Six undergraduate students spent the summer working with faculty in Oakland University’s Eye Research Institute (ERI) on projects that investigated causes and potential cures for eye diseases such as glaucoma, cataracts and retinopathy.
The students took part in OU’s Summer Undergraduate Program in Eye Research (SUPER), helping to conduct experiments that could one day lead to breakthroughs in treatments for vision loss.
Using state-of-the-art scientific methodologies and equipment, each student worked with ERI faculty mentors on research sponsored by the National Institutes of Health, including:
• Monitoring the growth of cells found in vessels of the retina. Abnormal growth of these cells is associated with various retinal diseases.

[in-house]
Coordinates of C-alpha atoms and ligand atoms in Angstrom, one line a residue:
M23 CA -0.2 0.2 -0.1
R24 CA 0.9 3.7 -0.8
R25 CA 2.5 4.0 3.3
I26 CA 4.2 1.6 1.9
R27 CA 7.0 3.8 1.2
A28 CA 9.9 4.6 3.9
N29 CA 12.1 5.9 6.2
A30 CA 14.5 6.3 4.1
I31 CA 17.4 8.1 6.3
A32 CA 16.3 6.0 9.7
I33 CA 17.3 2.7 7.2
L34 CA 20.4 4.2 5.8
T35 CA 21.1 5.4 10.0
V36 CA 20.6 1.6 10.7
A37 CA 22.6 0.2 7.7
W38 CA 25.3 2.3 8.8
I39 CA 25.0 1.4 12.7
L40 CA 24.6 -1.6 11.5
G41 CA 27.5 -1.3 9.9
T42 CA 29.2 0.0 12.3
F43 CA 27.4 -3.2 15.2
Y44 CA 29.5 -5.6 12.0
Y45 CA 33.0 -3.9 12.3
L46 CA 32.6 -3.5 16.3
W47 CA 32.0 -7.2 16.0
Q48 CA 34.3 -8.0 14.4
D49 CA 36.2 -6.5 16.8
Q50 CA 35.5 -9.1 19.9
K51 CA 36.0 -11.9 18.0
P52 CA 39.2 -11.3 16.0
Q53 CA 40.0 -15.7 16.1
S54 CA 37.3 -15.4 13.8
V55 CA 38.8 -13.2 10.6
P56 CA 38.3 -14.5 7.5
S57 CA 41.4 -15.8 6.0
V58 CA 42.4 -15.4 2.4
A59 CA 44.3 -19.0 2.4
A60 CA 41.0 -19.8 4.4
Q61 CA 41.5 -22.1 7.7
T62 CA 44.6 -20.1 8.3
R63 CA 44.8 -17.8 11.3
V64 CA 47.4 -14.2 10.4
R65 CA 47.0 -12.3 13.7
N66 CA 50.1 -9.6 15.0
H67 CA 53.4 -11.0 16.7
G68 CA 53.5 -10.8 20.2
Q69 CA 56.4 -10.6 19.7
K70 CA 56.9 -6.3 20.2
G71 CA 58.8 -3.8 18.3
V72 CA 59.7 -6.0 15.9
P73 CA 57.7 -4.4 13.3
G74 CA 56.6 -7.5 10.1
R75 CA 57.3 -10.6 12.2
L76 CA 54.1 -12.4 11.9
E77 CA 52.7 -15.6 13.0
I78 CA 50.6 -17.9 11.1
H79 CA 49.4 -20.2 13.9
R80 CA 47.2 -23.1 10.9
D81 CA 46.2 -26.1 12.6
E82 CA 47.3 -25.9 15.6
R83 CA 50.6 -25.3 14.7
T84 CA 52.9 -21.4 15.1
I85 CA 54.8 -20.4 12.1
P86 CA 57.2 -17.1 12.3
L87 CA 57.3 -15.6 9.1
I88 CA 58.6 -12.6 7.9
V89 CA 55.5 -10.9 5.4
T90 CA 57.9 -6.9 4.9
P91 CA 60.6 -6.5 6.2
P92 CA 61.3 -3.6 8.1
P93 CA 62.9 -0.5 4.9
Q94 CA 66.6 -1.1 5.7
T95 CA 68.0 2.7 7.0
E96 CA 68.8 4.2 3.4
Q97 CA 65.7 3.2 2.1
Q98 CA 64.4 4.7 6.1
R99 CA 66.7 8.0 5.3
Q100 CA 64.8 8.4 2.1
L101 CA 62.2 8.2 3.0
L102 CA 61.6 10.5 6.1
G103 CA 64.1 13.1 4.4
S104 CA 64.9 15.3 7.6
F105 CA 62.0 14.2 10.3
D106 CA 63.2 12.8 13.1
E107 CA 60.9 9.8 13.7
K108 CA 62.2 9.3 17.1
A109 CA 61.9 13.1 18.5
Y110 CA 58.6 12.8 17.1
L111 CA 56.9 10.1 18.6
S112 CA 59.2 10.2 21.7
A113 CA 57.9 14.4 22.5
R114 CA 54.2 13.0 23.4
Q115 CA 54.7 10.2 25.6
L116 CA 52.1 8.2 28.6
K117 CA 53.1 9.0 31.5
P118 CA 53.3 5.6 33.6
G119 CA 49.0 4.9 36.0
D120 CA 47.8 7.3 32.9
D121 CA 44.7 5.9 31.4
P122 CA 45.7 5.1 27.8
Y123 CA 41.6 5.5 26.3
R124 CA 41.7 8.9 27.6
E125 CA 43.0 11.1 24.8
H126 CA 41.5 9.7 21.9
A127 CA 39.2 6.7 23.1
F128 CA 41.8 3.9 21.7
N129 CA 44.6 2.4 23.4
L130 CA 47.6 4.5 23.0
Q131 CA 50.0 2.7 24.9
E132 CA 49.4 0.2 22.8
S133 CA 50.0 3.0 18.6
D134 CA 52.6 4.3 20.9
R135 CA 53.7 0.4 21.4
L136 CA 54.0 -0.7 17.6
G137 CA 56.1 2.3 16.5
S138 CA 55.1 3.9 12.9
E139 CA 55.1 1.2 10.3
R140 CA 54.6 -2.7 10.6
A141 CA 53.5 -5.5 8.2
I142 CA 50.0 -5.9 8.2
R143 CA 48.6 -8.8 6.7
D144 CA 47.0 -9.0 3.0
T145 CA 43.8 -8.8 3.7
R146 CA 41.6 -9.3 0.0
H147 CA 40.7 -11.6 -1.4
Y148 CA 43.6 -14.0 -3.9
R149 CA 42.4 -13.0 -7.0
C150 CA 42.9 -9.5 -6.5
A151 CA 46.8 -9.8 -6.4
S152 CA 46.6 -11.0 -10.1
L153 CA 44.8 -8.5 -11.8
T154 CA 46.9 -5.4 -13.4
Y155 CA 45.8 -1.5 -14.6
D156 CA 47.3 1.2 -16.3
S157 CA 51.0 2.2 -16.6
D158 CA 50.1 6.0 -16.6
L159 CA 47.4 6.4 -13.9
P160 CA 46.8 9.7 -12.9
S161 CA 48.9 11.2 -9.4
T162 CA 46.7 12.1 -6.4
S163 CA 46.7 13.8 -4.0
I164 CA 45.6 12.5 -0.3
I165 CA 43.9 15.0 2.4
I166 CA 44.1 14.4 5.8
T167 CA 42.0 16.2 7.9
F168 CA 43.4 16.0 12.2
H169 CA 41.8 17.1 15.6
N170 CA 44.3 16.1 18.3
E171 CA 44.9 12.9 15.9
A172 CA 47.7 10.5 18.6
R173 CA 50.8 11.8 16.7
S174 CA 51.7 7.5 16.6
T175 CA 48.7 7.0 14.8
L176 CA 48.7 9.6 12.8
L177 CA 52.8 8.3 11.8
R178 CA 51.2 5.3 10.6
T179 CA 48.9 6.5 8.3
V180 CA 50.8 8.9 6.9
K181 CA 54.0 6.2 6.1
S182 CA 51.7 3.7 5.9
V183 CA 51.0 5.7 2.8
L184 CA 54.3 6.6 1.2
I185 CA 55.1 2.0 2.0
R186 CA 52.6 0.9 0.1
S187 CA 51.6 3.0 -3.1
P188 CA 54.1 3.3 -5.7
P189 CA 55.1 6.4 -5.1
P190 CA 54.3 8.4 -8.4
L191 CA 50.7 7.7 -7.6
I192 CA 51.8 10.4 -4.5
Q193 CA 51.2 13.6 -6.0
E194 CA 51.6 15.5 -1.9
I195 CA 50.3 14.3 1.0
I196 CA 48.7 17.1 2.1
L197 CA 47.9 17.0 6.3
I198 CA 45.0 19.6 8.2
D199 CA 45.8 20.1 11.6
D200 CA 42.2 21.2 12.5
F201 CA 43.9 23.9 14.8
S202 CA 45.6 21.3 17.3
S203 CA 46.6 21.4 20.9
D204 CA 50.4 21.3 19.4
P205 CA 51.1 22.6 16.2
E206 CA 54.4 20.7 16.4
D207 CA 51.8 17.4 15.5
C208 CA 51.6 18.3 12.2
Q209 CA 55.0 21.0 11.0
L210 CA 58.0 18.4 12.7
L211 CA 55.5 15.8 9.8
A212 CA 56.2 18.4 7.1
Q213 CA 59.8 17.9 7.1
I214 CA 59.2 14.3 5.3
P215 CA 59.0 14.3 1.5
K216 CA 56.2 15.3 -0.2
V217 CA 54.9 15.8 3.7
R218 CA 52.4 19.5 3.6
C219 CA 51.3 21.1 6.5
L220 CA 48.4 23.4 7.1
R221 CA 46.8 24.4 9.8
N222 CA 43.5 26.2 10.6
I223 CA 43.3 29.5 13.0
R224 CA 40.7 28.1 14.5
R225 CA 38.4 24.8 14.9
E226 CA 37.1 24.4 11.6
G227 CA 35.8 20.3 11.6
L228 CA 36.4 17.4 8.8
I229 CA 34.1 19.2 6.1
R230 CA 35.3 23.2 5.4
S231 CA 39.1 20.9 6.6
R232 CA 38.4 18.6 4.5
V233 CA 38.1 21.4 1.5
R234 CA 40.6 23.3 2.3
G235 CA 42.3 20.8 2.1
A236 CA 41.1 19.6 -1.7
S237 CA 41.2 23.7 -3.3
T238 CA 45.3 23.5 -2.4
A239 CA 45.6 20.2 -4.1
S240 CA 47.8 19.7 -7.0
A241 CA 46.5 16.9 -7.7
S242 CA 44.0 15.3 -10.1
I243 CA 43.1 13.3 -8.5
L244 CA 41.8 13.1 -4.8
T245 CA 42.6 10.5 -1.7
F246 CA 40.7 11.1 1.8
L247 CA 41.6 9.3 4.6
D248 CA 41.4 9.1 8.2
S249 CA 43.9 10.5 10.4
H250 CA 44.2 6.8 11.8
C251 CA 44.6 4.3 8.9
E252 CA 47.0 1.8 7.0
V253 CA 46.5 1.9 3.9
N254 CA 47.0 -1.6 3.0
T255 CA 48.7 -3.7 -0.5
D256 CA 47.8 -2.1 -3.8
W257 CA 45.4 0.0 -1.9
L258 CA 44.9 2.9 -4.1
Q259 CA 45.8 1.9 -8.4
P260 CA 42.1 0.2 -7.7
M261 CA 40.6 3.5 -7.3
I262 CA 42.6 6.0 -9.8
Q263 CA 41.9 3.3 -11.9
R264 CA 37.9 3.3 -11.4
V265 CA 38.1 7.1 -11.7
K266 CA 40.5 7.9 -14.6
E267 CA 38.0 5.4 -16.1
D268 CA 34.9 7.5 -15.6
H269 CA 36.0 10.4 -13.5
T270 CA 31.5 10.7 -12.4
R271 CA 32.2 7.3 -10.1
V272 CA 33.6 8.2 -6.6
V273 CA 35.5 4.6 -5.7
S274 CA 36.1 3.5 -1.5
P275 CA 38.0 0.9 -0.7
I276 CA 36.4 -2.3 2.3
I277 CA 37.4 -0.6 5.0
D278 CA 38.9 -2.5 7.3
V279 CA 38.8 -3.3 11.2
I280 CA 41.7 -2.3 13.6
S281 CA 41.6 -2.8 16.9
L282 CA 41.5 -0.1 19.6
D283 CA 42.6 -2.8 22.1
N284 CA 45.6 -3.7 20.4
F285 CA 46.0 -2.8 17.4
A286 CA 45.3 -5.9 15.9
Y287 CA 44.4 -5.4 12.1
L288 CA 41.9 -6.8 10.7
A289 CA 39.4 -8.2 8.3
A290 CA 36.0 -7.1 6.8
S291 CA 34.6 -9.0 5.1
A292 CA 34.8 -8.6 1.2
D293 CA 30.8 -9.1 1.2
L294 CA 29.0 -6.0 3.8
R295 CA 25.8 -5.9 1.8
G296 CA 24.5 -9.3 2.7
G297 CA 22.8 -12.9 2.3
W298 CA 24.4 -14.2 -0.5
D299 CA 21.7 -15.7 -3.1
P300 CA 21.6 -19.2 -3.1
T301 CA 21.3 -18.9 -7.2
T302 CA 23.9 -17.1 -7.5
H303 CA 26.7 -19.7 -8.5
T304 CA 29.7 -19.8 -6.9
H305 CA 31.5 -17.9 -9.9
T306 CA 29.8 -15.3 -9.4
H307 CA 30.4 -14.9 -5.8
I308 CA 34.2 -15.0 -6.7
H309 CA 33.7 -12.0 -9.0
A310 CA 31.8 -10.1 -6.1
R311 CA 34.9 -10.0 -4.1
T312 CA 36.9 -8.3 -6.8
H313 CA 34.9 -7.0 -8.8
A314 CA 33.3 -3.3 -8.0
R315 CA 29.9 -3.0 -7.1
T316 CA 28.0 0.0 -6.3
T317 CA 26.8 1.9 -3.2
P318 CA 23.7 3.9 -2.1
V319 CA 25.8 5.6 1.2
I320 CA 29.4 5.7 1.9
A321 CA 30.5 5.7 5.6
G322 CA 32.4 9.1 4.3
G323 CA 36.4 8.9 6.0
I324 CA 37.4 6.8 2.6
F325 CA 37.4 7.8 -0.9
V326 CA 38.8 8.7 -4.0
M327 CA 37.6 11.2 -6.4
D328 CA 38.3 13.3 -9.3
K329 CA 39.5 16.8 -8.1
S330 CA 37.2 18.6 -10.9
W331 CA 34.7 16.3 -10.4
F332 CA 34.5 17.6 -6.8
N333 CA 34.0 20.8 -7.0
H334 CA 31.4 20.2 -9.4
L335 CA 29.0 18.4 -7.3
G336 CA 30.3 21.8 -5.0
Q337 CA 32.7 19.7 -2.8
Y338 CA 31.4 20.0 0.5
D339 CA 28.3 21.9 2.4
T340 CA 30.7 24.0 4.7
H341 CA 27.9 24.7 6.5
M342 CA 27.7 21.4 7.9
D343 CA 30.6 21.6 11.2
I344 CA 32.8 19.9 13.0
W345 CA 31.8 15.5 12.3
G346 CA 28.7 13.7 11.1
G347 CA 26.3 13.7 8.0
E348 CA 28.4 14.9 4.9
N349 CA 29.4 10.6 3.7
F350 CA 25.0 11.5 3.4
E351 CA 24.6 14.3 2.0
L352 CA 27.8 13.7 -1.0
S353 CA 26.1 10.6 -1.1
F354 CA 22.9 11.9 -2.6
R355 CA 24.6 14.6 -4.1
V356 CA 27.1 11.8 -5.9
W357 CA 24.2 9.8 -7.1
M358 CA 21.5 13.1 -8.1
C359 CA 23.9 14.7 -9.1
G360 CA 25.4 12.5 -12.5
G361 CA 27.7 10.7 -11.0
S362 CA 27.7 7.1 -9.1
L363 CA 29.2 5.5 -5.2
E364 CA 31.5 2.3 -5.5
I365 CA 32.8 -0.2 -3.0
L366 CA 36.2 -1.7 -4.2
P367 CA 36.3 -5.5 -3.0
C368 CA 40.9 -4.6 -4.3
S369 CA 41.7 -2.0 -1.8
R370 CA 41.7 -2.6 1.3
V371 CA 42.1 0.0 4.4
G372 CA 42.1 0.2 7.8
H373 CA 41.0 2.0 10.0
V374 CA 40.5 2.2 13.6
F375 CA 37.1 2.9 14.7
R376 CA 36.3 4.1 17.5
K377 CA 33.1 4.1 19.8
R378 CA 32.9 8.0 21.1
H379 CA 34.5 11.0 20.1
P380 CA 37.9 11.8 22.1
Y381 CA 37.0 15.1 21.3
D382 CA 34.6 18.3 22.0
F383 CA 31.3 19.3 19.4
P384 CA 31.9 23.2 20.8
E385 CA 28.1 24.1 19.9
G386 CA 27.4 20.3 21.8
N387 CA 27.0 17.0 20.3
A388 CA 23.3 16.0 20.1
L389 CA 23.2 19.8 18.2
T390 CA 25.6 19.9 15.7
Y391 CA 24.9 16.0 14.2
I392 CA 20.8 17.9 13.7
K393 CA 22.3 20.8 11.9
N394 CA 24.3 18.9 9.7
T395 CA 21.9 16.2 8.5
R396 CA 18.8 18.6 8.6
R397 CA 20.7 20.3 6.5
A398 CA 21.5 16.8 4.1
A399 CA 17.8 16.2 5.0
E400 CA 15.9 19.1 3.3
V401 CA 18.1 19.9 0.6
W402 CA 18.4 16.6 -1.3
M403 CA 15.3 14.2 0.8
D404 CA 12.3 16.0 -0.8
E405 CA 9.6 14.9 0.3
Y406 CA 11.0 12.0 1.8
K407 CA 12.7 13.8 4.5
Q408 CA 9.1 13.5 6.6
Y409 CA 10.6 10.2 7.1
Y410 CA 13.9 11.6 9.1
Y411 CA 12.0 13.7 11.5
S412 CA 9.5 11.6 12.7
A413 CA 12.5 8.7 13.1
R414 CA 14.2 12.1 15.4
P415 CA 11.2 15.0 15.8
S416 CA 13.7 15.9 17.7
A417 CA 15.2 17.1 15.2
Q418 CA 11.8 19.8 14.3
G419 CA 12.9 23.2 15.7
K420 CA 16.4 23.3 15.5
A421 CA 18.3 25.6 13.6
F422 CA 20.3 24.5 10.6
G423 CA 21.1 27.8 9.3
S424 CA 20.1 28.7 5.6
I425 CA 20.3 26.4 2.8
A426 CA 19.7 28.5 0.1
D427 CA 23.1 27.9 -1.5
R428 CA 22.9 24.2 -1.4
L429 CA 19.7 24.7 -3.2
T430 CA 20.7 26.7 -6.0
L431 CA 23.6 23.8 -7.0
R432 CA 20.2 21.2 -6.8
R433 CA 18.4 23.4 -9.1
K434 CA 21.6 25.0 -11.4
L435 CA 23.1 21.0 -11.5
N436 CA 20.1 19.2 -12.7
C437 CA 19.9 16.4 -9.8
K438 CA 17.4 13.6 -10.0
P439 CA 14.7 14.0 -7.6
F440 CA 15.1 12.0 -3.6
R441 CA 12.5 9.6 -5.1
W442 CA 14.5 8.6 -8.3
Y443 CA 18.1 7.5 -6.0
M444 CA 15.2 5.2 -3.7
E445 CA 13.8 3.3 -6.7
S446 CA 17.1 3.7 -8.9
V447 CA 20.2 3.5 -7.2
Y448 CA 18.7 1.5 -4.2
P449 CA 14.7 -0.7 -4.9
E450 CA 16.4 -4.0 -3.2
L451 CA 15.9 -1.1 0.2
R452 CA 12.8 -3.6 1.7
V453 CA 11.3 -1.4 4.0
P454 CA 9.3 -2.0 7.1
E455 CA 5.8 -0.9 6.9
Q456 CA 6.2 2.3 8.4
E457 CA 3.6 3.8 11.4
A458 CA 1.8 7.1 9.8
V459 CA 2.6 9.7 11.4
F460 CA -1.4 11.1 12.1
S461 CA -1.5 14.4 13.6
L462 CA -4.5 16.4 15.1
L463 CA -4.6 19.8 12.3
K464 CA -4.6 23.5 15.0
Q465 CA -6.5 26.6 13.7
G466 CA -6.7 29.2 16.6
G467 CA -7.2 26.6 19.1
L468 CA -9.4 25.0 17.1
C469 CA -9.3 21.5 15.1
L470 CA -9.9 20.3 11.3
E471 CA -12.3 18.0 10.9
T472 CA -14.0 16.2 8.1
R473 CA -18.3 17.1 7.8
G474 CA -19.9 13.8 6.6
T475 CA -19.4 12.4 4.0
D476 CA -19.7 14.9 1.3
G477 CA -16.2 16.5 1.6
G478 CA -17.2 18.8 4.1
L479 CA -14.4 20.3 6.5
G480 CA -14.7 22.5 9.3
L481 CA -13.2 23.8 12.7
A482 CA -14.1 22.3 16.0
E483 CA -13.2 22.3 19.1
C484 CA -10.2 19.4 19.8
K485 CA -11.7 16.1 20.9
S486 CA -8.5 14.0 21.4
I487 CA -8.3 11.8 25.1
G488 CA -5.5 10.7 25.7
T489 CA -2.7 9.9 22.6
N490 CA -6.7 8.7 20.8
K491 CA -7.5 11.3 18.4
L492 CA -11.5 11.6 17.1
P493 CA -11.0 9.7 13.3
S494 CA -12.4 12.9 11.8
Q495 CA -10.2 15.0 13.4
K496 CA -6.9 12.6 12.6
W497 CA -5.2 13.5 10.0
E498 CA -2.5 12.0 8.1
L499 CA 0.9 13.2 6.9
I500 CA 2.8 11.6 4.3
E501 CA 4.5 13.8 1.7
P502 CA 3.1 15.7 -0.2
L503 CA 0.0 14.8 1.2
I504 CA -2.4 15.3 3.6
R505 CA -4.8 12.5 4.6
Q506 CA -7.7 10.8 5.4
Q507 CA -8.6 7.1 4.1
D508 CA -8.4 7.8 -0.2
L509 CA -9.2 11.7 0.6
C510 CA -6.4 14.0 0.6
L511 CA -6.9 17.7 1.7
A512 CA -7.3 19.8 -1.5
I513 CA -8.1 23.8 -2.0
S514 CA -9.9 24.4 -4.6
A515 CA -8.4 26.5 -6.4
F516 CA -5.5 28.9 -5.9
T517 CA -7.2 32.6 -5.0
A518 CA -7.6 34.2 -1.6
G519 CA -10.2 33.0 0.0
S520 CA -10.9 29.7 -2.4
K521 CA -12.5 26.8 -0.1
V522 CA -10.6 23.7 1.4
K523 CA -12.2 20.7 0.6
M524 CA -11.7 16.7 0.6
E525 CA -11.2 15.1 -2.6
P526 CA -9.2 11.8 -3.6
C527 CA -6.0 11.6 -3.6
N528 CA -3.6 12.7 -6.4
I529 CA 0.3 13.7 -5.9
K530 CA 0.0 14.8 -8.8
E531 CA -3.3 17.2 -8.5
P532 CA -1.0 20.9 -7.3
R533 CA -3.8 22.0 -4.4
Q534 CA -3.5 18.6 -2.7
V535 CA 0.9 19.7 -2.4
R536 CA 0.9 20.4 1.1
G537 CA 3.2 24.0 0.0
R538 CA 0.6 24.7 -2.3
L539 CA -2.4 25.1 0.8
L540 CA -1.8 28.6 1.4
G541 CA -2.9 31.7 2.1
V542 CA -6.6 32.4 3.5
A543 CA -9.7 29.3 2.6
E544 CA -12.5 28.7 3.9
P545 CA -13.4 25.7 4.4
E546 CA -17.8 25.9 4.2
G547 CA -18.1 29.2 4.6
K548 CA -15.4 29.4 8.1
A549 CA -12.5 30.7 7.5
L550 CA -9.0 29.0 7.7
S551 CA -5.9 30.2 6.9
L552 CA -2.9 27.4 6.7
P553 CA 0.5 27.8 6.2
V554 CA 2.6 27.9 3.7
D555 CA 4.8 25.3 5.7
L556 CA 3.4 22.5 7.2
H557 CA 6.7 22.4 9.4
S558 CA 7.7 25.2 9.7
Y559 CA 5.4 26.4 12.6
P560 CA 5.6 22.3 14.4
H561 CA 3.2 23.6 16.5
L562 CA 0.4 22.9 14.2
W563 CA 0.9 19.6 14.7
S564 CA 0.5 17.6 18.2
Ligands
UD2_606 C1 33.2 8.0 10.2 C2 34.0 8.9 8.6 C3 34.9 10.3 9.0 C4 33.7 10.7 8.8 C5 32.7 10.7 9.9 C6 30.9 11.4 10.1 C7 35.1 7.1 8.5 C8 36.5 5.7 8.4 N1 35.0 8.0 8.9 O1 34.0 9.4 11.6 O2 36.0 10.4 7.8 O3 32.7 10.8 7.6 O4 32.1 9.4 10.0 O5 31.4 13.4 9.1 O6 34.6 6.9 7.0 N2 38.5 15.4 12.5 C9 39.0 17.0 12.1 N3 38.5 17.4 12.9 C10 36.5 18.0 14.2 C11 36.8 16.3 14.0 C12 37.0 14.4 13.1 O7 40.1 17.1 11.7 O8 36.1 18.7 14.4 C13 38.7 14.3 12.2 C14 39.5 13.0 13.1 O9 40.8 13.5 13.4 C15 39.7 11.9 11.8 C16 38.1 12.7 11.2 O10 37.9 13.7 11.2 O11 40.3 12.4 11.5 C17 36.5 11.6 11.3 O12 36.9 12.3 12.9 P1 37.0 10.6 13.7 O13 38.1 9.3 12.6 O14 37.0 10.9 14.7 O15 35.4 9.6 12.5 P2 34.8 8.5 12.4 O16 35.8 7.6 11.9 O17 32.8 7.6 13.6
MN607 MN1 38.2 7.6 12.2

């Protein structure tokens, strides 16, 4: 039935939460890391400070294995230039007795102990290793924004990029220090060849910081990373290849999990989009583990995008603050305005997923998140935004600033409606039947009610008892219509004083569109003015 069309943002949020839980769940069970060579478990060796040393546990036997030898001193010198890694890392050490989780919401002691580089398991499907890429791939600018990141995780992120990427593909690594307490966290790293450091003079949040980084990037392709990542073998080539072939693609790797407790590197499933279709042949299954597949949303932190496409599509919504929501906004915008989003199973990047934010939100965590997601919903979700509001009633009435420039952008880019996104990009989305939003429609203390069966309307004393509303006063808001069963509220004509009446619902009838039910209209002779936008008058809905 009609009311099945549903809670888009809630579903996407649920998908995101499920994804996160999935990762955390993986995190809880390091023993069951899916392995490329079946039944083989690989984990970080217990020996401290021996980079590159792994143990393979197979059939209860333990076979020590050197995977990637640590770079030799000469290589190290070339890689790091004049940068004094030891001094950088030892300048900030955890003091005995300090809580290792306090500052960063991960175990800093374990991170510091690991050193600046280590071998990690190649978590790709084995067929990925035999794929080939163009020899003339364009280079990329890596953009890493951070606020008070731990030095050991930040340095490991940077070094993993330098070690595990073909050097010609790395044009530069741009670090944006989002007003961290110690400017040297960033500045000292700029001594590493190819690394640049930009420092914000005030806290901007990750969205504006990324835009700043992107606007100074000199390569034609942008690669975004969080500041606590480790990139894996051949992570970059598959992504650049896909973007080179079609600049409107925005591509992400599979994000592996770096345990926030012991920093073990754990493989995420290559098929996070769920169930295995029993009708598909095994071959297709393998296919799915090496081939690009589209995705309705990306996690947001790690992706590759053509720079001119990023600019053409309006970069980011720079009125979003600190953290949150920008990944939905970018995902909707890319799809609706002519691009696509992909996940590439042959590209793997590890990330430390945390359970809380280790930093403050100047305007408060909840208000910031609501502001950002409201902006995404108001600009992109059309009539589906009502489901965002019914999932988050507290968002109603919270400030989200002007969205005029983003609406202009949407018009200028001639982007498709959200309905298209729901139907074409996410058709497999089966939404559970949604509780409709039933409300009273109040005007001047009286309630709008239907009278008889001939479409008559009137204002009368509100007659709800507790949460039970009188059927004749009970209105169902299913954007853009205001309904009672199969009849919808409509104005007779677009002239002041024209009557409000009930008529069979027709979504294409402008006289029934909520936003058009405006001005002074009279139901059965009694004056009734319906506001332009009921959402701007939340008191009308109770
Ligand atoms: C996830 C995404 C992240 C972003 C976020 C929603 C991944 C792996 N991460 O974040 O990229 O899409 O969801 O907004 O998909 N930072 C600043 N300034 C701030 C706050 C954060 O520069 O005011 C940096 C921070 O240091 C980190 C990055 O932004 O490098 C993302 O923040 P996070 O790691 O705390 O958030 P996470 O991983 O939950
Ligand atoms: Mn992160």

• Examining the interaction between alpha crystallin protein and an alpha crystallin peptide using fluorescence polarization to find out whether the peptide was binding to the protein, increasing the risk of cataracts.
• Researching the development of cortical cataracts.
• Examining the role of the Rtca enzyme in causing glaucoma in mice.
The students worked in the lab approximately 30 hours per week for 12 weeks, learning research fundamentals, including keeping a research notebook, evaluating research literature and following laboratory protocols. Acceptance into the SUPER program is selective, according to ERI Director Frank Giblin.
“We look for high-achieving students in science and math, especially organic chemistry and calculus,” says Dr. Giblin. “Most of our students have an interest in medical school or graduate school. About 75 to 80 percent go on to pursue graduate education.”